Thursday, March 18, 2010

Reading the Classics with Paul - The Odyssey Part 5

At last, we reach the end of The Odyssey. I don't know about you, but I'm going to miss it. As much as I liked Of Mice and Men, I think I can say that this has been my favorite book in our series so far.

The domestic drama takes a few odd turns in this final portion of the text. I think I'm probably not alone in noticing how different the first third of the book is from the last two thirds. Gone is the adventure stories with fantastical beasts, gods and the afterlife (mostly.  More accurately, gone are the fantastical beasts anyway and sparse are the gods and afterlife.)  The conclusion of the story is about Odysseus sneaking back into his life to drive out the suitors. I won't be so unkind as to call it uneven. But I did miss the Cyclops, Hydra, witches, bags of wind and sirens. Now we have omens of birds of prey carrying doves, deceit, some awkward fumbling returns to family, and lots of violence. In spite of this, however, a lot did happen this week. I know. I say that every week and it's not always true.

We start with Odysseus being a bit of an ass again. Odysseus and Penelope are reunited in person, but Odysseus is still pretending to not be Odysseus. The servant girl notices his boar hunting scar when washing his feet (I wonder if this was an Adonis allusion.) Penelope had a dream with a talking bird who kills all the geese which, of course, means that Odysseus is returning to drive out the suitors (Last night I dreamed about the angel statues from the Blink episode of Doctor Who.  What does this portend?  Sometimes a talking eagle is just a talking eagle.)  Penelope decides to hold a contest for the suitor who will marry her. Then there's a long passage about how the various characters have a rough night's sleep.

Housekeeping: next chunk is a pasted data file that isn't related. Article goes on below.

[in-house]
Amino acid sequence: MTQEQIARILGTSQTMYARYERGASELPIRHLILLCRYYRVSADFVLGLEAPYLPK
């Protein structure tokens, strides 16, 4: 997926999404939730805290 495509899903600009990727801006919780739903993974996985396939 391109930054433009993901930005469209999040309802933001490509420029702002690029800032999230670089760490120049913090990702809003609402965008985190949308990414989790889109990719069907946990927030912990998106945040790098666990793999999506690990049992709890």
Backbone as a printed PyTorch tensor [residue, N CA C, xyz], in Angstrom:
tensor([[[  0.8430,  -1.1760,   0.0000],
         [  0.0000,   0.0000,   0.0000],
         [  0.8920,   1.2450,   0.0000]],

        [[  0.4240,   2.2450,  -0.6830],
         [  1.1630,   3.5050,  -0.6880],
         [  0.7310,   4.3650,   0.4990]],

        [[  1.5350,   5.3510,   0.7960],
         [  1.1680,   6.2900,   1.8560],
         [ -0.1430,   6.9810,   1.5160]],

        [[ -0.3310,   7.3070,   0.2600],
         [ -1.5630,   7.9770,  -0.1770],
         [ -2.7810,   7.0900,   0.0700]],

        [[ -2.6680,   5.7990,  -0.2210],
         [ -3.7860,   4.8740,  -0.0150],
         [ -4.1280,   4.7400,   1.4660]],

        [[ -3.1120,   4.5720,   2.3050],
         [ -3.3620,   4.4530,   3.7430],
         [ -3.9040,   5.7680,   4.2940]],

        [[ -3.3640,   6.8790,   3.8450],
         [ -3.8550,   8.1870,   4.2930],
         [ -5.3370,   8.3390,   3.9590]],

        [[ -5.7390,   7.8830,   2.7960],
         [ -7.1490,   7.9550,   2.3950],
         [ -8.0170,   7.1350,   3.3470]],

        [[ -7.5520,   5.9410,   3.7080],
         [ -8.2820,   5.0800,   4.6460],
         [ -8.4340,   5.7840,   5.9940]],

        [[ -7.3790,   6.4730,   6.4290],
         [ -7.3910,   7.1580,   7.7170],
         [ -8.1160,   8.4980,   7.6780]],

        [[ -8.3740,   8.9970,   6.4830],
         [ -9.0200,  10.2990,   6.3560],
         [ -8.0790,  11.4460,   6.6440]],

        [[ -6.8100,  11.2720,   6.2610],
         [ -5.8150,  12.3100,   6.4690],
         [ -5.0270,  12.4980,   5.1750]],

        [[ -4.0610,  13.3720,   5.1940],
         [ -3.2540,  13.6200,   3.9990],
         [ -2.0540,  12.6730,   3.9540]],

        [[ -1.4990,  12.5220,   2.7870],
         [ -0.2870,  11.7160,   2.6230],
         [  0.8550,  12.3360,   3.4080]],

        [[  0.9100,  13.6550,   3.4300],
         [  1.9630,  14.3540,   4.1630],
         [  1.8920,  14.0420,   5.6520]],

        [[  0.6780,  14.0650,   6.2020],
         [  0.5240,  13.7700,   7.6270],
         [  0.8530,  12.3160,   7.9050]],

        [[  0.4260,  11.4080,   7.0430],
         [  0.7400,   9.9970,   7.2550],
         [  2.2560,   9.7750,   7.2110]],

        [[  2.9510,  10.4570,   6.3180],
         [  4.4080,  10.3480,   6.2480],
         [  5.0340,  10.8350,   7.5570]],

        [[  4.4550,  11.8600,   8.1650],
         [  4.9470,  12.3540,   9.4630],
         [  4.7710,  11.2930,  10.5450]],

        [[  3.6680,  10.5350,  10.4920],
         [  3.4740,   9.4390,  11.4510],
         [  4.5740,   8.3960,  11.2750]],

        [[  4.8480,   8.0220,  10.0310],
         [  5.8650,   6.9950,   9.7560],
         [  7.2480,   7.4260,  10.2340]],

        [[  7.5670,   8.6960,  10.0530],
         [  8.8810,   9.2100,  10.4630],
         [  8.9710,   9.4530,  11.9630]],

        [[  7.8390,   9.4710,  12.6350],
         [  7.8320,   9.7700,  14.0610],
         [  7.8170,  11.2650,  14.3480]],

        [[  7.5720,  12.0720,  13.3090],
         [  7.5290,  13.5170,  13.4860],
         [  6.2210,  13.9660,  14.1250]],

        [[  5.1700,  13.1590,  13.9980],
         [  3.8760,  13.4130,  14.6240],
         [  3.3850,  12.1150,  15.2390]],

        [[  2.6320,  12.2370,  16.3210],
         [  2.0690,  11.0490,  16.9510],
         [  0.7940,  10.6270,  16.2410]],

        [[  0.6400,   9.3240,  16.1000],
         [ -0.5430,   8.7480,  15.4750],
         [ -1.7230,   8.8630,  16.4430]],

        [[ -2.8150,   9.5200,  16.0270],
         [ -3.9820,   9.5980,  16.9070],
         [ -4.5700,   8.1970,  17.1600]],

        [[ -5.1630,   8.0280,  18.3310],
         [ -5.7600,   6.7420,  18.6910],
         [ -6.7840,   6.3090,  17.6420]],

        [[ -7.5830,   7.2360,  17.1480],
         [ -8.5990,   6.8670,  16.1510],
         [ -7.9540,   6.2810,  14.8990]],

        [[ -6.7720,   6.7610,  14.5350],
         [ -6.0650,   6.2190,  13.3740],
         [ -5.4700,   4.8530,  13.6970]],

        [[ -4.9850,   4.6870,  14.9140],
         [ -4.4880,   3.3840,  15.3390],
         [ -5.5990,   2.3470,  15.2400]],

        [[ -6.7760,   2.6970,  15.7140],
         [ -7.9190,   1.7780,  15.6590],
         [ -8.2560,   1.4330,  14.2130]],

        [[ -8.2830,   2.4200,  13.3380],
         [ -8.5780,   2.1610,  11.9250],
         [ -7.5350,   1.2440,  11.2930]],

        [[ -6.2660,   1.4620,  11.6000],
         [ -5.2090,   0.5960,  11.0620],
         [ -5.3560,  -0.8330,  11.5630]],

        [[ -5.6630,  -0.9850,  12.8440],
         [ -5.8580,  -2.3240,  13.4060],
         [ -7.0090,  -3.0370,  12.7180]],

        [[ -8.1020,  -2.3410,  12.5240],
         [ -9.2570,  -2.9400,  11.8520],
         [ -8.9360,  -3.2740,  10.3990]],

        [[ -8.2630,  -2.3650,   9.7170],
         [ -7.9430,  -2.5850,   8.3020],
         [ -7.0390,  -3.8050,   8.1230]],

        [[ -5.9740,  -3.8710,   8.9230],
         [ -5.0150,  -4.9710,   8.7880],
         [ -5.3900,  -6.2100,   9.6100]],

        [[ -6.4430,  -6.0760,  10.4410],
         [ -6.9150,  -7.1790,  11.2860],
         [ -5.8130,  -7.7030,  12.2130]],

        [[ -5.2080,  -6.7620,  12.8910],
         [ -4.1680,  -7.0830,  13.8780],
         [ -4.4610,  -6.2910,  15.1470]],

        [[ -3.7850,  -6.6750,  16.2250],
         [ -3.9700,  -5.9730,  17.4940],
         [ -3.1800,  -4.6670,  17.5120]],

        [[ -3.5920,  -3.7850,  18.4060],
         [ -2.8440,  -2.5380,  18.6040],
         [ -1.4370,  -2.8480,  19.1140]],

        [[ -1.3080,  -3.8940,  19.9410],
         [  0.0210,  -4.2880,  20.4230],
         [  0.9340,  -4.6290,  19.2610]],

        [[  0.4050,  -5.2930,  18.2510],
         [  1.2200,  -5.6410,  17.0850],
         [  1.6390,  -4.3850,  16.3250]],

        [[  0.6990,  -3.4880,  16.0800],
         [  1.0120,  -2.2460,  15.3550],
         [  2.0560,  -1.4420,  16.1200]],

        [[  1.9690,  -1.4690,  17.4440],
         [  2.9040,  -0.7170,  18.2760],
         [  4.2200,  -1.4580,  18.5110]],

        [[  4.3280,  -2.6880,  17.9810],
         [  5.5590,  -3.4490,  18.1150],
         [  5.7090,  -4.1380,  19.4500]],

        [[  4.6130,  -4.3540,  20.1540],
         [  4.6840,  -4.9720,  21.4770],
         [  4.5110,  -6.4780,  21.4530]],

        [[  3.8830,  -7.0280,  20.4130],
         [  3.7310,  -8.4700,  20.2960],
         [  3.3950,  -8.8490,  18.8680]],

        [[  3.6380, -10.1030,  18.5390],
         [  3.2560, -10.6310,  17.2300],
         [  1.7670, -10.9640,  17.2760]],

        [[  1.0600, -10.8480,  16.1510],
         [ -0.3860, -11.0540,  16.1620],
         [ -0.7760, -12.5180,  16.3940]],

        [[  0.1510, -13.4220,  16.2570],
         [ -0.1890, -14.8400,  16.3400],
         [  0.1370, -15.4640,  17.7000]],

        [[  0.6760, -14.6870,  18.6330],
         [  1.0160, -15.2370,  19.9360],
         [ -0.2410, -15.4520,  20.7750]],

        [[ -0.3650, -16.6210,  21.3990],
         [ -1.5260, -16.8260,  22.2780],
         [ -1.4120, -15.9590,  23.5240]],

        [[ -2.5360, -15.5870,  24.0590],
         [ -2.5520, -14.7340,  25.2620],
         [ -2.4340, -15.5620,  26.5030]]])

Although, as peculiar as I find Odysseus' behavior (maybe it's cultural. My point is, if I were in his position, I would say "Hey, everyone, I'm back!" and then call the cops on the suitors for trespassing. Maybe it didn't work like that in ancient Ithaca), I have to say that the suitors throughout have been really terrible. Now they're throwing cows hooves!  I can kind of see why it's going down like it's going down.

Oh, and guess who wins the contest. And while Odysseus still has the bow and arrow and all of the suitors assembled, we get the action movie ending. They kill everyone, bring out the disloyal servants, make them clean up the carnage, then Telemachus hangs them. Somehow, Penelope sleeps through all of this. I guess because she had such a hard time getting to sleep the night before and this is way before coffee.

Like so many great men in history, Odysseus wanted for foresight in killing the sons of prominent families in the area. The singer goes and stands in the doorway and sings cheery songs so the people passing by will not suspect that it's the Ithaca Chainsaw Massacre inside. So, the Greeks had dark humor too, I guess.